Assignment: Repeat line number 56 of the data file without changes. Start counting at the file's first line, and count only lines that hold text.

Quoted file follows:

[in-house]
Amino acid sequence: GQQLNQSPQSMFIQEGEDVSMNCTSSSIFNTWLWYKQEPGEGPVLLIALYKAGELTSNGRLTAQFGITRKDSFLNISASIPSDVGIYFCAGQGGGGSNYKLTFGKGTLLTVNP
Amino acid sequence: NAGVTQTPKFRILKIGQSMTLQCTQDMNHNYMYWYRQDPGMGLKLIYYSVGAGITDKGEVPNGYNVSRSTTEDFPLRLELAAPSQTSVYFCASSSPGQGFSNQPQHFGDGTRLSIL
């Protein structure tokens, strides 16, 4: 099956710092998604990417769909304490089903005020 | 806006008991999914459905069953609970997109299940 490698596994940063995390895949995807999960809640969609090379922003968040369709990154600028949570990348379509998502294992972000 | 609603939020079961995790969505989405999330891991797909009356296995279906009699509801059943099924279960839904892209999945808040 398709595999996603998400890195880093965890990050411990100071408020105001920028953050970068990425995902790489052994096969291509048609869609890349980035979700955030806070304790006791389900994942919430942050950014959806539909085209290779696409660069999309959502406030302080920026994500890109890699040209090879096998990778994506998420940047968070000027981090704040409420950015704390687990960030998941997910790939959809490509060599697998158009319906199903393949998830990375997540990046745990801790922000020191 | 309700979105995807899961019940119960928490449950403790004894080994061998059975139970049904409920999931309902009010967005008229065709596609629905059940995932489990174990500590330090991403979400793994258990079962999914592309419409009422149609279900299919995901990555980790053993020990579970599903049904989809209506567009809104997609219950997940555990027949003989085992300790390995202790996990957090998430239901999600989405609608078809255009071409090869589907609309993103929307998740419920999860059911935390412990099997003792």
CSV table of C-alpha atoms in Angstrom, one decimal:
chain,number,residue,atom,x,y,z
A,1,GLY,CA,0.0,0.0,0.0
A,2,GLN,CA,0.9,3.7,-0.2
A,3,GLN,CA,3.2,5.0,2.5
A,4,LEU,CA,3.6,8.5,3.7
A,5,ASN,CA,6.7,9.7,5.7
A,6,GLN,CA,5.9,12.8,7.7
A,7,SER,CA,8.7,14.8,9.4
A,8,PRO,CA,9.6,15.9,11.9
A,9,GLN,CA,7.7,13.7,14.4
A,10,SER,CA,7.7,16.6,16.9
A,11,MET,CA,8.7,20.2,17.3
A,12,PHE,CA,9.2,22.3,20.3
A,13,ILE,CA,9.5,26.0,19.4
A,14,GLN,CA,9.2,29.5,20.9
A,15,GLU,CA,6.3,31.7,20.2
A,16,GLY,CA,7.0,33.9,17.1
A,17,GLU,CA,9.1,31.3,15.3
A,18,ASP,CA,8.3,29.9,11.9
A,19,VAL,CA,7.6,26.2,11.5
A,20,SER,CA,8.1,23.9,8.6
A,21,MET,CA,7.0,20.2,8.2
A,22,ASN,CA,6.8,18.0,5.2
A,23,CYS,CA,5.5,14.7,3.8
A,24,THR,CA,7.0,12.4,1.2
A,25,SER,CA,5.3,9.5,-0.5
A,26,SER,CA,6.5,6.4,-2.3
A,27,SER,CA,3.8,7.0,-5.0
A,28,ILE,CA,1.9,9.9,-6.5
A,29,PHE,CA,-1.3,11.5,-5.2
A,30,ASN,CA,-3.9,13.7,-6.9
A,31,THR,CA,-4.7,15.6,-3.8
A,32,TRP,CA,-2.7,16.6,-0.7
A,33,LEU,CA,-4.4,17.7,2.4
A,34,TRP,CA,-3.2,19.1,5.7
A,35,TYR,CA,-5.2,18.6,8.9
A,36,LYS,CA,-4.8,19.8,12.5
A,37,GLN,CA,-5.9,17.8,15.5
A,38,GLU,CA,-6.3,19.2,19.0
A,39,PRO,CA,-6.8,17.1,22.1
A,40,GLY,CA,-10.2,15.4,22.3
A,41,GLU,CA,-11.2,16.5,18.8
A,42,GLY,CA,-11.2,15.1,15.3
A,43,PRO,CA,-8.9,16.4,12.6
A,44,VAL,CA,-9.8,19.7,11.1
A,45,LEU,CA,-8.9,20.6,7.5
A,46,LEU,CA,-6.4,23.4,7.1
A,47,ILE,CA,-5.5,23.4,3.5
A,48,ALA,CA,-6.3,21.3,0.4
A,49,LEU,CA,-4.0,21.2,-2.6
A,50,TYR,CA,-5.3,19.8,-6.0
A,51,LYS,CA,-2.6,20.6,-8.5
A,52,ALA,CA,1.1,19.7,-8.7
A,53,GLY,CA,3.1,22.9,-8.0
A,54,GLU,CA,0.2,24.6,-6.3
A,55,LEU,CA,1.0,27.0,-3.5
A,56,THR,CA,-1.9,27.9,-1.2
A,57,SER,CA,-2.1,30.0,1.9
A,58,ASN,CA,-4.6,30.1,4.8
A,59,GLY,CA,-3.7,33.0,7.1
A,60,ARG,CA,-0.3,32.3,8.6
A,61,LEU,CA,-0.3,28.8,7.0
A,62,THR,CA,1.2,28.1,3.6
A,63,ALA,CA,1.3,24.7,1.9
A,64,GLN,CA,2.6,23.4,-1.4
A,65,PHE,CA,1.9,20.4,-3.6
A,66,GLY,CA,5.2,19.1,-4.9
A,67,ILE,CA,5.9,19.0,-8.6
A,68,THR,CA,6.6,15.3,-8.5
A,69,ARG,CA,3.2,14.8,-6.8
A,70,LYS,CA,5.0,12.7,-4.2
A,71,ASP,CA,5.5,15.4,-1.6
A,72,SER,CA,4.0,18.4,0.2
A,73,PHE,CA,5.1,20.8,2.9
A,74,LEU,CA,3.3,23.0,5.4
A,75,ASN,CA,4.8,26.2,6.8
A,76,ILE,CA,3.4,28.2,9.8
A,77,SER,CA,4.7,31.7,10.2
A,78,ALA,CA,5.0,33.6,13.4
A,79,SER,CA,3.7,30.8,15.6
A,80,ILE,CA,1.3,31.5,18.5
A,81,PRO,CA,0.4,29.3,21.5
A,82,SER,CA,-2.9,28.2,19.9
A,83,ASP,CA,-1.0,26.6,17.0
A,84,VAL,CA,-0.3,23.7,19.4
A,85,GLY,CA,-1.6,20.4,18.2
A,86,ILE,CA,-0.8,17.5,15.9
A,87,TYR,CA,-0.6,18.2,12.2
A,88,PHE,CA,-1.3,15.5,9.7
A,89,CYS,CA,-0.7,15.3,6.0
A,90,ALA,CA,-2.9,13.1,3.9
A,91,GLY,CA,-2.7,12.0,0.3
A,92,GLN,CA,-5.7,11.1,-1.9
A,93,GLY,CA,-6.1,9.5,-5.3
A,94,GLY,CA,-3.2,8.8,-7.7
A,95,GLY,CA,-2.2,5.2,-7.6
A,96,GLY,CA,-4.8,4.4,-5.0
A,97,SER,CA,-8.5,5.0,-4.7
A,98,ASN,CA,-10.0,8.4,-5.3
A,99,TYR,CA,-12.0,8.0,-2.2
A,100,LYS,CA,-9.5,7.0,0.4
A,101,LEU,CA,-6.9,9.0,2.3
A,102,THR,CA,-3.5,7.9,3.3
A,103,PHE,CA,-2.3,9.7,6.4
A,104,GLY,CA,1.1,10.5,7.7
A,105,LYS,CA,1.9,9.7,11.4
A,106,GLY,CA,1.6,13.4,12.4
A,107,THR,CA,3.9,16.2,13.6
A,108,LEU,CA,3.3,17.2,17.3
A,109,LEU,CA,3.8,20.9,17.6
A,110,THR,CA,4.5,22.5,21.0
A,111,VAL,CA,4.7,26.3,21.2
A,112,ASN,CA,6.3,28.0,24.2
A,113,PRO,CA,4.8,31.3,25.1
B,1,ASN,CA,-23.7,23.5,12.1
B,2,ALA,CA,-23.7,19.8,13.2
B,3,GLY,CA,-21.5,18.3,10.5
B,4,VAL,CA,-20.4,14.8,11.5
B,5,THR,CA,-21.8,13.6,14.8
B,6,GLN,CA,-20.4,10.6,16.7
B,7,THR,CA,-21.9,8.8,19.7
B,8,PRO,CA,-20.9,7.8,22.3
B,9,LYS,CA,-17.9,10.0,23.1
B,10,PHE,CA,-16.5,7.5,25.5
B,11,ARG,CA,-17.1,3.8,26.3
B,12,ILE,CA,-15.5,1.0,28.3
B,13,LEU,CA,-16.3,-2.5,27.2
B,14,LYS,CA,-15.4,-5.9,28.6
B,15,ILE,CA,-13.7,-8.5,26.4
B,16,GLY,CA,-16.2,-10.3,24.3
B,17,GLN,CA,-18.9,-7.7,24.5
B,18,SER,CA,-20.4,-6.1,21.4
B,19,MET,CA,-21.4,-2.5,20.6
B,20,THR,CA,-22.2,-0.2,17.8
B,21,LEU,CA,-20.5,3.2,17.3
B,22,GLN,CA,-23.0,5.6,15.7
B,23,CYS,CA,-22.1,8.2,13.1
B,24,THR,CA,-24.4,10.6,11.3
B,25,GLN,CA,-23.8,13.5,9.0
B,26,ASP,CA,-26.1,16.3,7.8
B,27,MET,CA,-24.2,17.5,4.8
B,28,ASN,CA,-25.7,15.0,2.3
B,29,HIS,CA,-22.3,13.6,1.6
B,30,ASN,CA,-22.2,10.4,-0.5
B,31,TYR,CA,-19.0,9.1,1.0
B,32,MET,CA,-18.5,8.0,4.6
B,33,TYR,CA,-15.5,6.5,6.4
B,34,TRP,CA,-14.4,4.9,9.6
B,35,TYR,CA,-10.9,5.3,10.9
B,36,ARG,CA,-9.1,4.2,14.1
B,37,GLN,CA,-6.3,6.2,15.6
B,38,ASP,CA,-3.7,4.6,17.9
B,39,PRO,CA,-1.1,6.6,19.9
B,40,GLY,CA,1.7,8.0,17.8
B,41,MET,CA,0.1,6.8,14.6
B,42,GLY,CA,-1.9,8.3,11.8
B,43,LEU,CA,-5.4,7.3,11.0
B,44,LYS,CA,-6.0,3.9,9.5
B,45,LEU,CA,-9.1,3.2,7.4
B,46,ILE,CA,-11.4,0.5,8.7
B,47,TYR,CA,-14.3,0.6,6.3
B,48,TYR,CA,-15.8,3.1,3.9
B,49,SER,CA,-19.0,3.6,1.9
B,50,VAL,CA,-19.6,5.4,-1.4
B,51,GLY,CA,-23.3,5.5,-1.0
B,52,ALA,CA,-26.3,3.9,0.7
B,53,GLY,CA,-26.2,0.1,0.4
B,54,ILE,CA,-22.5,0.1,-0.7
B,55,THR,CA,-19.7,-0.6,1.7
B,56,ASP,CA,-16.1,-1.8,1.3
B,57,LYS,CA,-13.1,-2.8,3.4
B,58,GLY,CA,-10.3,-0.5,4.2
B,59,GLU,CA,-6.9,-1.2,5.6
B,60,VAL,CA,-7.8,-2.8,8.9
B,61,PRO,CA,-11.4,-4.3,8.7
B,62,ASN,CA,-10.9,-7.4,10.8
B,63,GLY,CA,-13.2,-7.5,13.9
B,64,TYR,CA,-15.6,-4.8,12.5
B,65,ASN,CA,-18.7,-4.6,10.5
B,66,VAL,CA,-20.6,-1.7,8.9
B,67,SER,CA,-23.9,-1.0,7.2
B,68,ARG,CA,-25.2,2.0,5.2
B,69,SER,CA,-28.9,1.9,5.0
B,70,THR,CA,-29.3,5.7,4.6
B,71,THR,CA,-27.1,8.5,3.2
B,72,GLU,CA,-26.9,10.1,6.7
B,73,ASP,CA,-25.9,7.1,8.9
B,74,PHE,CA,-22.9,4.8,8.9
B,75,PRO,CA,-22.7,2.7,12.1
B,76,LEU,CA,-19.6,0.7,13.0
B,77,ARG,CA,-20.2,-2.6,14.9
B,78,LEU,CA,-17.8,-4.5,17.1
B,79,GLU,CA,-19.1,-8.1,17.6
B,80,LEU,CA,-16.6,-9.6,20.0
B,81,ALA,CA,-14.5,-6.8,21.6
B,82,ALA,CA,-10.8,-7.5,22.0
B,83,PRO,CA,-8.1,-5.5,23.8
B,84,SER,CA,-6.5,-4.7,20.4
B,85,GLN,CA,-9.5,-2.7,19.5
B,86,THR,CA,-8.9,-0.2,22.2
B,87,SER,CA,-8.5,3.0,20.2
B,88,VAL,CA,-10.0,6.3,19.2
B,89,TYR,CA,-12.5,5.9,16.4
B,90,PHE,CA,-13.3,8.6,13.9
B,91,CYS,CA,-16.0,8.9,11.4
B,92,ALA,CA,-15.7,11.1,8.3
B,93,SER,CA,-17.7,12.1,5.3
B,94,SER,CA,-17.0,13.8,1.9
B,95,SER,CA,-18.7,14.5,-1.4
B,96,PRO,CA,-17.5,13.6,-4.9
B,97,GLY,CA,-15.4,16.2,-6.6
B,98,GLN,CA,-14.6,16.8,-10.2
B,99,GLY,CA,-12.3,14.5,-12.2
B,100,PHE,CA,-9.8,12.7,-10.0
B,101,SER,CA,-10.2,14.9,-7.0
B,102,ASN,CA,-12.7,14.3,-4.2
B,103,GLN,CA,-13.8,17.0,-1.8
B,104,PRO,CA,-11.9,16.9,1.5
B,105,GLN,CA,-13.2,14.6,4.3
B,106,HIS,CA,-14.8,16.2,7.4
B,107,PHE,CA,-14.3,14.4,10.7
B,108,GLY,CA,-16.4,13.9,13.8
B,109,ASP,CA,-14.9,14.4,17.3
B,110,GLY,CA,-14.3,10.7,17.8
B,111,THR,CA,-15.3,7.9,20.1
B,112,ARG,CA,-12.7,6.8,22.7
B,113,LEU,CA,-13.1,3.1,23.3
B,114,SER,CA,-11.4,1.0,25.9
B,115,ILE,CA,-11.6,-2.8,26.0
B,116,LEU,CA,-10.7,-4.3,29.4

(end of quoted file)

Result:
A,50,TYR,CA,-5.3,19.8,-6.0